The Conflicting Senses of the Term 'Data Model'
In order to see how confused we are about the term 'data model', we need only look at hurricane weather forecasting.
During hurricane season we are usually confronted with different forecast models that predict different paths for the same hurricane. There are two primary weather forecasting models, with many variations. These data models combine a set of equations that relate the weather sensor input at various locations and make predictions on the path of the storm. The weather model depends greatly upon data assimilation: how the data is populated. The model depends on how the sensors are spaced out geographically and the latency of the updates. All of these variables inform how accurately the model predicts the weather.
When the weatherman says, "The European model predicts this path, but the American model predicts this other path", what they're referring to is a combination of different algorithms working on different databases fed data values by overlapping terrestrial and satellite sensors.
In the IT world, the term 'data model' refers to either the conceptual, logical, or physical models — or any combination of the three. The data model does NOT usually include the populated database with the data values or rows. And it certainly does NOT include the application logic or algorithmic code that produces information from the populated database. This is very different from the way data scientists and the public conflate the terms 'data model' and 'model of the data'.
A typical IT data model is the entity relationship diagram (ERD). This one uses Information Engineering (IE) notation.
David Hay has been quick to point out that the entities in an ERD are really entity types. They are equivalent to the classes of an Object Oriented (OO) class diagram. And a data model should really be called a meta data model. The meta data model forms the schema or ontology describing the things in that domain. Unfortunately, it's common IT practice to shorten meta data model to just data model.
Model of the Data vs. Data Model
In the introduction to, The Experimental Side of Modeling, Peschard and van Fraassen make the important distinction between the model and the data.
Measurement is the means through which data, and subsequently a data model, are obtained. To understand what sort of data model can be obtained we need to understand what sort of data can be obtained.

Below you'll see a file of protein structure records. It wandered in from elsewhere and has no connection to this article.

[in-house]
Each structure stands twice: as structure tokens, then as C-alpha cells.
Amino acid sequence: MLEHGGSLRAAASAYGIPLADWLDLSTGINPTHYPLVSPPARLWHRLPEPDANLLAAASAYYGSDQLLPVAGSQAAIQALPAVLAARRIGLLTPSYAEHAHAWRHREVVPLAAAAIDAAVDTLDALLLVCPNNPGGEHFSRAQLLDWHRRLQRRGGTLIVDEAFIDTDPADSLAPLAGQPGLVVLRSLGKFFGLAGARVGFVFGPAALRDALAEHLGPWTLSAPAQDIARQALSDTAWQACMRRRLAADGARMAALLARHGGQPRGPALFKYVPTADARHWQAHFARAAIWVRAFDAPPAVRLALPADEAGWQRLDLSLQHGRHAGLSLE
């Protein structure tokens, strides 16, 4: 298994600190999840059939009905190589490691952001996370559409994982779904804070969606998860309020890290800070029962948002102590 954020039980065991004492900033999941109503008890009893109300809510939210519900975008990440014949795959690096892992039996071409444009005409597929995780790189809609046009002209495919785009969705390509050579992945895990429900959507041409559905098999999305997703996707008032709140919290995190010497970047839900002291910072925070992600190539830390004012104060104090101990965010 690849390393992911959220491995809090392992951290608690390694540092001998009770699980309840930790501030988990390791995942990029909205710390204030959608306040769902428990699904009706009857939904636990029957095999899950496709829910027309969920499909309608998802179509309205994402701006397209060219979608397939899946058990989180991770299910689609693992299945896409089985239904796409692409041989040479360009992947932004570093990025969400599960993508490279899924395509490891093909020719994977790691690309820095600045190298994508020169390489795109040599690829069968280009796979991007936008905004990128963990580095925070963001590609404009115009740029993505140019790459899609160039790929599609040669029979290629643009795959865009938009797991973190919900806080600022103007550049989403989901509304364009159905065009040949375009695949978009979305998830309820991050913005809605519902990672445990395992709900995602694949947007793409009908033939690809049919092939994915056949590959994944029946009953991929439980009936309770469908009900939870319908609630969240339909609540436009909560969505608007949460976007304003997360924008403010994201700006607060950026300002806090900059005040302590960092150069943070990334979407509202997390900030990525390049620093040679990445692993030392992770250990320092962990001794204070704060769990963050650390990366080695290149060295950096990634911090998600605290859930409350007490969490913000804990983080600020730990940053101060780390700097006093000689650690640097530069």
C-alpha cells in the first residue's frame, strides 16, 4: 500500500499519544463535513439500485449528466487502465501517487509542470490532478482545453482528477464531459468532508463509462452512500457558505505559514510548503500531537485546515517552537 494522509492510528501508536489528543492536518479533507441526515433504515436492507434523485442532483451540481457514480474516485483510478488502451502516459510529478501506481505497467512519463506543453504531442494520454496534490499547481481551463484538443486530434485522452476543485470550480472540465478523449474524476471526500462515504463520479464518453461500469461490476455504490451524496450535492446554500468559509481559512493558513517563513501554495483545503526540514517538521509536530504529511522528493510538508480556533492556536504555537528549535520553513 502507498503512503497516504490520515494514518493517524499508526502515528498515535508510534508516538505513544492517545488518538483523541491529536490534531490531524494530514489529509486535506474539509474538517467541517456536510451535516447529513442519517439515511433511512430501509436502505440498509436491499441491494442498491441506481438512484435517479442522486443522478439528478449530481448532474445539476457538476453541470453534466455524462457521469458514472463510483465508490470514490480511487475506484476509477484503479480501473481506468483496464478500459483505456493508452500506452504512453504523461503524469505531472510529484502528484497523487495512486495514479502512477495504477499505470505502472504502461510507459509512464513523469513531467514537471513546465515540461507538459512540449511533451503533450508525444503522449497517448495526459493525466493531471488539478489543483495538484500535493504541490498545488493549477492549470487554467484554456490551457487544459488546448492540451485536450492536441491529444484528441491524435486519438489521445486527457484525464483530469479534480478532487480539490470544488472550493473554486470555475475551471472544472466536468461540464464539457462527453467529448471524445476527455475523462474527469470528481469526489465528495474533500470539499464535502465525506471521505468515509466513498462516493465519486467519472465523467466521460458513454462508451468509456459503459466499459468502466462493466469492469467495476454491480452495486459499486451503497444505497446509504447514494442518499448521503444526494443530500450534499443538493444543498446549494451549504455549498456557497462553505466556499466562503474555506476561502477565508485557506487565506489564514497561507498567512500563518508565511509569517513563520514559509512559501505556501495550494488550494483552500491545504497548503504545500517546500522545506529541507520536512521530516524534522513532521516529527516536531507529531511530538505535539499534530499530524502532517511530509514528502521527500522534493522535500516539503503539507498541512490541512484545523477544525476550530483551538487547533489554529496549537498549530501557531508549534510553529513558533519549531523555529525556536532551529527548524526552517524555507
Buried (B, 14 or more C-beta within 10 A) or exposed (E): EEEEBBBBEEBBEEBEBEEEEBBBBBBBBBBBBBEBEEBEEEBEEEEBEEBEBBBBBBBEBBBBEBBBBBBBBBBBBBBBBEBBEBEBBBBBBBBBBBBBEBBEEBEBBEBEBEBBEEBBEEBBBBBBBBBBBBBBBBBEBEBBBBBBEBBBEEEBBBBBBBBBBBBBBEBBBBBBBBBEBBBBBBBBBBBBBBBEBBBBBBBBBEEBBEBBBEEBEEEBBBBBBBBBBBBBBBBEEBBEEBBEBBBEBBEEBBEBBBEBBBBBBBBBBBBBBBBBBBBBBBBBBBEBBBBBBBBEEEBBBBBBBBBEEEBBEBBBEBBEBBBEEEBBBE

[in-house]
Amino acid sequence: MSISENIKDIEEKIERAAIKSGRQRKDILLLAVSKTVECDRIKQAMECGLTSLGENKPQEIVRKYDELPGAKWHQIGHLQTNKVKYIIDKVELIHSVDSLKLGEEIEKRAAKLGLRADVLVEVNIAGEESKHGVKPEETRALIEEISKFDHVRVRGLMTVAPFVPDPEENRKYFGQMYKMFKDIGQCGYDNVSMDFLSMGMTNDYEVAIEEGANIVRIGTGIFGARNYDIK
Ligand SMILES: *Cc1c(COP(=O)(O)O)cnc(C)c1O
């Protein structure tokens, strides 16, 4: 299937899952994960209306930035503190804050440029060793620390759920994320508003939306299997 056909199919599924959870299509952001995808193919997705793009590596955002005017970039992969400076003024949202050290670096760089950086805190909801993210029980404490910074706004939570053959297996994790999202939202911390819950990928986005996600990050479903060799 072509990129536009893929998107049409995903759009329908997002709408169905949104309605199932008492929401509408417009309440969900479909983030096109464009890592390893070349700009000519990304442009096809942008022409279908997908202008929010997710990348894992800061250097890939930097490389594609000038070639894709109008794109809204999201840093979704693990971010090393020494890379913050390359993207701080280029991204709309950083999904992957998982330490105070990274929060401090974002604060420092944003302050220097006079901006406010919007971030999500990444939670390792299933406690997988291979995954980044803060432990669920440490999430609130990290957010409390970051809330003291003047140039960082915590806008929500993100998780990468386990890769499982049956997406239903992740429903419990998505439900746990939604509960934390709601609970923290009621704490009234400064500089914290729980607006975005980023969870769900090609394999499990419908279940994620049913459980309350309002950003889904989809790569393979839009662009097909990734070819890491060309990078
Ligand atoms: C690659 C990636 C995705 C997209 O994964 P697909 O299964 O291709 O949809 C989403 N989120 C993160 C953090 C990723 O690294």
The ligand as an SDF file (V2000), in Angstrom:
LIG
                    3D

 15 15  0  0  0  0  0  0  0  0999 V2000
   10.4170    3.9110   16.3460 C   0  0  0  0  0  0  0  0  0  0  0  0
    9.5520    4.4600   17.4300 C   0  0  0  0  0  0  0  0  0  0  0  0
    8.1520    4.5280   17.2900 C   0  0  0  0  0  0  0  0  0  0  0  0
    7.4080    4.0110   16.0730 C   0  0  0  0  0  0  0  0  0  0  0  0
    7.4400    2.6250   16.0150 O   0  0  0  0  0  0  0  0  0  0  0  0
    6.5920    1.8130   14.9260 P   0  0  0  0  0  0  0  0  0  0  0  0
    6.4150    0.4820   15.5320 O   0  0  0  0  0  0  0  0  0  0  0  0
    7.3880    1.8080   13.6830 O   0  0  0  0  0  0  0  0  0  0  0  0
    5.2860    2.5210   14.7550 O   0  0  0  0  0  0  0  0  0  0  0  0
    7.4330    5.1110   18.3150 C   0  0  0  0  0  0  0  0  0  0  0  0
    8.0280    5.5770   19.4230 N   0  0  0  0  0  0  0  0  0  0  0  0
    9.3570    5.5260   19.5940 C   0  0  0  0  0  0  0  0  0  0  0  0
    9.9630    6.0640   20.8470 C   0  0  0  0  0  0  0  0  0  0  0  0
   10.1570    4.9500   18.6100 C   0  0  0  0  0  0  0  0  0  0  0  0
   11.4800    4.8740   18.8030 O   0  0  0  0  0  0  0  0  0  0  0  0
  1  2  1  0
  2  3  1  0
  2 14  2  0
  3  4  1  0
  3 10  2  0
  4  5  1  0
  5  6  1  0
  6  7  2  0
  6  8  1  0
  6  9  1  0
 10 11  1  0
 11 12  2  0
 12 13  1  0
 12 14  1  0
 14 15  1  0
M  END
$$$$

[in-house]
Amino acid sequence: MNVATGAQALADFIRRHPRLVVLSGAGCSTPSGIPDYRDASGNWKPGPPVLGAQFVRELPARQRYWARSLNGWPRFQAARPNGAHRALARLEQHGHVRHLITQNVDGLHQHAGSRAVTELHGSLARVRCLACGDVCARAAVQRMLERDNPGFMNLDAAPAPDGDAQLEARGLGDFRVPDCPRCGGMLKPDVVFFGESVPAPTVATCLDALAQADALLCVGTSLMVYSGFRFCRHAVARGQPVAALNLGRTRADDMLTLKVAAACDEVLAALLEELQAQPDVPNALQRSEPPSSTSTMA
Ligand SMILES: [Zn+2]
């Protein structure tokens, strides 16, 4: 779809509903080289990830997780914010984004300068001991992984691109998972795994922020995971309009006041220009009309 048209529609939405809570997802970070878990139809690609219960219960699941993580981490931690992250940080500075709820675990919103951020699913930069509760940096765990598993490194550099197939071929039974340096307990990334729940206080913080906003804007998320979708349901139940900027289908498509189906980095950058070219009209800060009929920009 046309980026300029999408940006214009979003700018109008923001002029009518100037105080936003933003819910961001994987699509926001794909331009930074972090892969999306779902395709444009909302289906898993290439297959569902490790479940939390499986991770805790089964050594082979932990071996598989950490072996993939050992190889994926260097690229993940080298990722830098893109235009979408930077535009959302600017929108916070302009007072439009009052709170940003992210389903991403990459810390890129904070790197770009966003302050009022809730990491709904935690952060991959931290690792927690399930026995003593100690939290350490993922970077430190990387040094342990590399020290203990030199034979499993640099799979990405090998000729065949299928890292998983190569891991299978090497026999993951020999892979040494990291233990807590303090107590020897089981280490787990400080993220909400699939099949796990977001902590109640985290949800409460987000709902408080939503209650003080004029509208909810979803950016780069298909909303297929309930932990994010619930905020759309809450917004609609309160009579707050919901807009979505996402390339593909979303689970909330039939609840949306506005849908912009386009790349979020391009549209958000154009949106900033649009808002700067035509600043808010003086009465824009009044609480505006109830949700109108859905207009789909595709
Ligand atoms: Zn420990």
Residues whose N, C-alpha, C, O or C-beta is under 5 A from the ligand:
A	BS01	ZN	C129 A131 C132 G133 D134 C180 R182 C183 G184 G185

What these authors are referring to as the "subsequent data model" is the final published form of the experimental observations, as defined by the metadata and the data values. This quote shows that data scientists presume that the data model is subsequent to or derived from the data. This is exactly opposite to how IT designs the data model first, then populates the database afterward.
The reason IT limits the data model to mean just the entity types and relationships is due to both timing and division of labor. The data model is a separate deliverable. In the lifecycle of a typical software development project, the data model is started in the requirements phase and delivered in the design phase. The skills required to do data modeling are different from the analysis skills of the business analyst or the coding skills of the DBA or software developer.
The data modeler/data architect develops the conceptual and logical data models by analyzing the meanings of concepts to resolve homonyms and synonyms so that the resulting database will express the information correctly. The data modeler can then generate the first-cut physical data model from the modeling tool. The first-cut physical model is handed off to the DBA. The DBA enhances the physical data model by adding detailed storage specifications to generate the physical database structures. All of this occurs before any data can be recorded in the database. The data model is prior to the populated database.
Another more subtle reason to differentiate the meta data model from the model of data values is because one can draw radically different conclusions from a set of data values depending on how that data is organized, related, and subsetted. And if it's left up to the application to decide how to relate the data, they can probably find relationships that may be random or accidental. Perhaps these accidental relationships depend on misunderstandings of meta model synonyms or homonyms.
It might be suggested that we limit the term 'data model' to mean only the meta model, the abstract data blueprints PRIOR to being populated with data values. But this would be going against common vernacular (e.g., weather models). It's never a good idea to try to proscribe how people should talk. Instead, maybe we can learn to look at data models as visual metaphors that express their meaning in figurative language.
The purpose of the data model is not just to show a graphical image of the relational data tables. The ultimate purpose is to map the business requirements onto the physical database so the application system can generate meaningful information. The logical data model must bear a likeness to the cognitive models in the minds of the business people who analyze various states of the business environment. Data models are visual metaphors designed for the specific purpose of developing databases for information systems. The visual image of the boxes and lines is not as important as the mental mapping between the requirements and the functioning database in the information system.
 Isabelle F. Peschard and Bas C. van Fraassen (eds.), The Experimental Side of Modeling, University of Minnesota Press (2018), 325pp.
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